Let's see what Benjamin Franklin has to say.
Courtesy of http://askafreemason.org/
What is this mysterious art we call Freemasonry? There has been a great number of definitions offered, but one of the simplest and most direct is used by our English brethren:
"Freemasonry is a system of morality, veiled in allegory, and illustrated with symbols." The idea of teaching by symbols and allegories is not new; all great teachers have more or less followed this system."
Albert Pike, a great Masonic scholar and writer, says, "Freemasonry is the subjugation of the Human that is in man by the moral sense and reason; a continued effort, struggle, and warfare of the spiritual against the material and sensual." Of course, these definitions need a great deal of explaining. Yet, Masonry is, when clearly understood, a great world-wide system of emancipation, in that it teaches its initiates to liberate obsolete creeds, and beliefs that do violence to the reasoning faculties of every intelligent, enlightened, and untrammeled human mind. Freemasonry is a system of morality by the practice of which its members may advance their spiritual interest. But it is definitely erroneous to suppose that Freemasonry is a system of religion. It is but a handmaiden of religion, although it largely and effectually illustrates one great branch of it- the practice of virtue.
The system of morality, to which we have just referred, is that which every Mason is bound to profess and practice. If it includes principles with which he was familiar before he became a Mason, he will nevertheless find these presented here in new ways and under forms different from those with which he was previously familiar.
If he does not find in Masonic teachings anything surprisingly new, he should remember that in many respects at least there is "nothing new under the sun"; and that the essence of morality is to be found in the utter simplicity (though not ease) of its requirements.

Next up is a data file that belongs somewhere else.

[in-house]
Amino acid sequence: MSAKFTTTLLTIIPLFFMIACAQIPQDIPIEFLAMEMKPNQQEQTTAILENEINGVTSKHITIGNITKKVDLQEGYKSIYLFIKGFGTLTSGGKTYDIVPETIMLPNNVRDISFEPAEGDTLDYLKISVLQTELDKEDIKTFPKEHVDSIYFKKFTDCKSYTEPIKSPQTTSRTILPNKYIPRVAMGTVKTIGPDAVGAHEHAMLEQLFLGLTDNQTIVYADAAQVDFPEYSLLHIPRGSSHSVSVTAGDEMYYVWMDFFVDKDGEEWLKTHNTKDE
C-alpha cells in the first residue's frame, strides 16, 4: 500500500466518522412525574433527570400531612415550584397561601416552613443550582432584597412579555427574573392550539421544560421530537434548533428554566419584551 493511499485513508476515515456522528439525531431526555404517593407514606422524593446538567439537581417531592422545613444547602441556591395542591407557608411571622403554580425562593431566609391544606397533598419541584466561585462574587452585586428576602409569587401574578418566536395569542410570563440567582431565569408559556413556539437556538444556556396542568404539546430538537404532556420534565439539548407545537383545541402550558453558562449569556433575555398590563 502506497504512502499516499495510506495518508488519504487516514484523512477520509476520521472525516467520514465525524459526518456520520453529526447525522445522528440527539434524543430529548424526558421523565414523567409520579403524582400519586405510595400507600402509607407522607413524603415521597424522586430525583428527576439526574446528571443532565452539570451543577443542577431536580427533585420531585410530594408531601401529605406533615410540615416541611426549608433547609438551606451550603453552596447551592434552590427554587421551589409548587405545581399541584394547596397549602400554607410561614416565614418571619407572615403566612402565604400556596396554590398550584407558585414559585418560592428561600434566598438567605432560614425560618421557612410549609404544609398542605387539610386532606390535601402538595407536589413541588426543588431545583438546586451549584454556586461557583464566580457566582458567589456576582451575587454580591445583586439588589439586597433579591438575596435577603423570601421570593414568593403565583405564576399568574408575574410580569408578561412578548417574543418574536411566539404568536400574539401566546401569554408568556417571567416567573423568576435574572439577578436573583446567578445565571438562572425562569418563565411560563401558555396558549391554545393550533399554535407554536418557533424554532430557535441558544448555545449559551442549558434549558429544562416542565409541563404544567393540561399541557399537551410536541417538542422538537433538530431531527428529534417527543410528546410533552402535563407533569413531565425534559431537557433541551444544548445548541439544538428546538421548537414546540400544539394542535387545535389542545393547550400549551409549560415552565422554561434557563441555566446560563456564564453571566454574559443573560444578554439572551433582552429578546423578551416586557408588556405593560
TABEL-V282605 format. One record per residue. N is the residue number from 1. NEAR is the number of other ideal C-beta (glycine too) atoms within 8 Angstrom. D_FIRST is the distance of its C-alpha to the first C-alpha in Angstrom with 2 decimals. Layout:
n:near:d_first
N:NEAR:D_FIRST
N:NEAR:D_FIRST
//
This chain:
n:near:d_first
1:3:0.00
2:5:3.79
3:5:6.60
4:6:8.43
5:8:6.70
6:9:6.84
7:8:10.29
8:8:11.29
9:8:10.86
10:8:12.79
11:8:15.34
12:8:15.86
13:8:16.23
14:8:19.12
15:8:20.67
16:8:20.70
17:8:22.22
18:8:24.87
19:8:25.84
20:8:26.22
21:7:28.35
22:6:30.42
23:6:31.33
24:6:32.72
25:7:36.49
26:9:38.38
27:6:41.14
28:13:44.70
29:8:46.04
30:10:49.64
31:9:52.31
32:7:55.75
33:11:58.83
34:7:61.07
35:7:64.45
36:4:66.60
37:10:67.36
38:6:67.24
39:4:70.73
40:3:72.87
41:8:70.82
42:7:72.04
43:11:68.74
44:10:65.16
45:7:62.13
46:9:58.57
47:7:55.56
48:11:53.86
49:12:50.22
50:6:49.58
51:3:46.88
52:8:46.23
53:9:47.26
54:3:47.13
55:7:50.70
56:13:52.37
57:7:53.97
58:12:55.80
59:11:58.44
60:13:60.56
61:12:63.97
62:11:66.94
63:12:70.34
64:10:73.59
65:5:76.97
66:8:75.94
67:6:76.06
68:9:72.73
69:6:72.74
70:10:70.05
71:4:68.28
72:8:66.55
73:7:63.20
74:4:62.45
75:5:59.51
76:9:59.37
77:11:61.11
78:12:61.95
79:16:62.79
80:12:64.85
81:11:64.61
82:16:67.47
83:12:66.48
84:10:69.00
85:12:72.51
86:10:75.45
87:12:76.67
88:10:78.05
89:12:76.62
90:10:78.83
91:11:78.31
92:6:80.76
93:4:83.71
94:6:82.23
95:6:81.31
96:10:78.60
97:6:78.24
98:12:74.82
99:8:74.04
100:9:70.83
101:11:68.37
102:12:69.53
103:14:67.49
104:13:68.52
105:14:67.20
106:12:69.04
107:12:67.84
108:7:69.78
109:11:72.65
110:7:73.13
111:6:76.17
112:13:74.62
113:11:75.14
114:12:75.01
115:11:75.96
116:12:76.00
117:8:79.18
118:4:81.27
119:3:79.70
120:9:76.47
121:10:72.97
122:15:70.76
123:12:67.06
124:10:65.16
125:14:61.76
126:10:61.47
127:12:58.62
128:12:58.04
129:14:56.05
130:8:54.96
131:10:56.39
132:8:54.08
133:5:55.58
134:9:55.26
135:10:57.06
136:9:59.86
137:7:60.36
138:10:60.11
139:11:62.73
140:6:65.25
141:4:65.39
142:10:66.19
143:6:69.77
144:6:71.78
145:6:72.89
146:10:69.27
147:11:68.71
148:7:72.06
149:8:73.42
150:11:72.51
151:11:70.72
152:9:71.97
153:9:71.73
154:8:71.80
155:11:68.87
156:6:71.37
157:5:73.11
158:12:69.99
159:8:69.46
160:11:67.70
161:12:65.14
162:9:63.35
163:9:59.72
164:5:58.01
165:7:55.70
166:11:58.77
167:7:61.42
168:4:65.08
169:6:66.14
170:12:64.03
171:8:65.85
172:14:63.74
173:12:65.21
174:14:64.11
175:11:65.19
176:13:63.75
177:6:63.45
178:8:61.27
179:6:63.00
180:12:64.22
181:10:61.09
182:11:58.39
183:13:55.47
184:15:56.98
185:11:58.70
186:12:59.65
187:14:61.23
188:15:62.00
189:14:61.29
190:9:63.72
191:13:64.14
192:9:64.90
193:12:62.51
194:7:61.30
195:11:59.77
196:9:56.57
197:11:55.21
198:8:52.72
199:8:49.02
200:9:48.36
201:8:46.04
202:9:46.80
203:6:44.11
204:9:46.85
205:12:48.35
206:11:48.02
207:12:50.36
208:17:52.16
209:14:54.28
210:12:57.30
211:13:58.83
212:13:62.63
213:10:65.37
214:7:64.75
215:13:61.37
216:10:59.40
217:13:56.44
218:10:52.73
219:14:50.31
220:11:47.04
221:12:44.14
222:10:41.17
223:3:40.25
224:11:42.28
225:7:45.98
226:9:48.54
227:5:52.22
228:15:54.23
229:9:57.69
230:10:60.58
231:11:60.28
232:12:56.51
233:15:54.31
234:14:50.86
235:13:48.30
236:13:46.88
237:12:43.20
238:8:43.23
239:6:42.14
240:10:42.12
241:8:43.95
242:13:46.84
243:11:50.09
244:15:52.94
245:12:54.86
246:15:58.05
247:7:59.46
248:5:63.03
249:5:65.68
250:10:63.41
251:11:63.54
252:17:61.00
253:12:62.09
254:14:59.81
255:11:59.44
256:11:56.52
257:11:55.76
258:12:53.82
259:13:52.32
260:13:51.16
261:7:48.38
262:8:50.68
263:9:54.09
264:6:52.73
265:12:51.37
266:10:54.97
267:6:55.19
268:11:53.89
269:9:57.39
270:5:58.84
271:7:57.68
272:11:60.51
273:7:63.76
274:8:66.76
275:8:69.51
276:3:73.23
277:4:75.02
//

Freemasonry is neither a religion, a political organization, nor a social club. It has for its foundation the basic principles of the Fatherhood of God, and the Brotherhood of Man, It teaches a belief in a Supreme Being, in the immortality of the soul, and that the Holy Bible is the inestimable gift of God to man as the rule and guide for his faith and practice.
It is a Fraternity or brotherhood pledged to the building of character- thoughts, words, motives, and deeds being the materials used. It strives to teach man the duty he owes to God, his country, his neighbor, and to himself. It inculcates the practice of virtue and morality in daily conduct, and it conveys its teachings through ceremonies and symbols.
During almost every period of human history men have set themselves apart from their fellows in groups (or clans). In many of these groups the members were bound by secrets known only to those selected for membership.
In primitive eras of man's existence the idea seems to have developed that group protection would afford the greatest security against the harsh forces of nature and the evil actions of man; that such groups secure sympathy, support, and protection for those whose bond of union was made in a common cause. Early Freemasonry doubtless originated out of similar causes.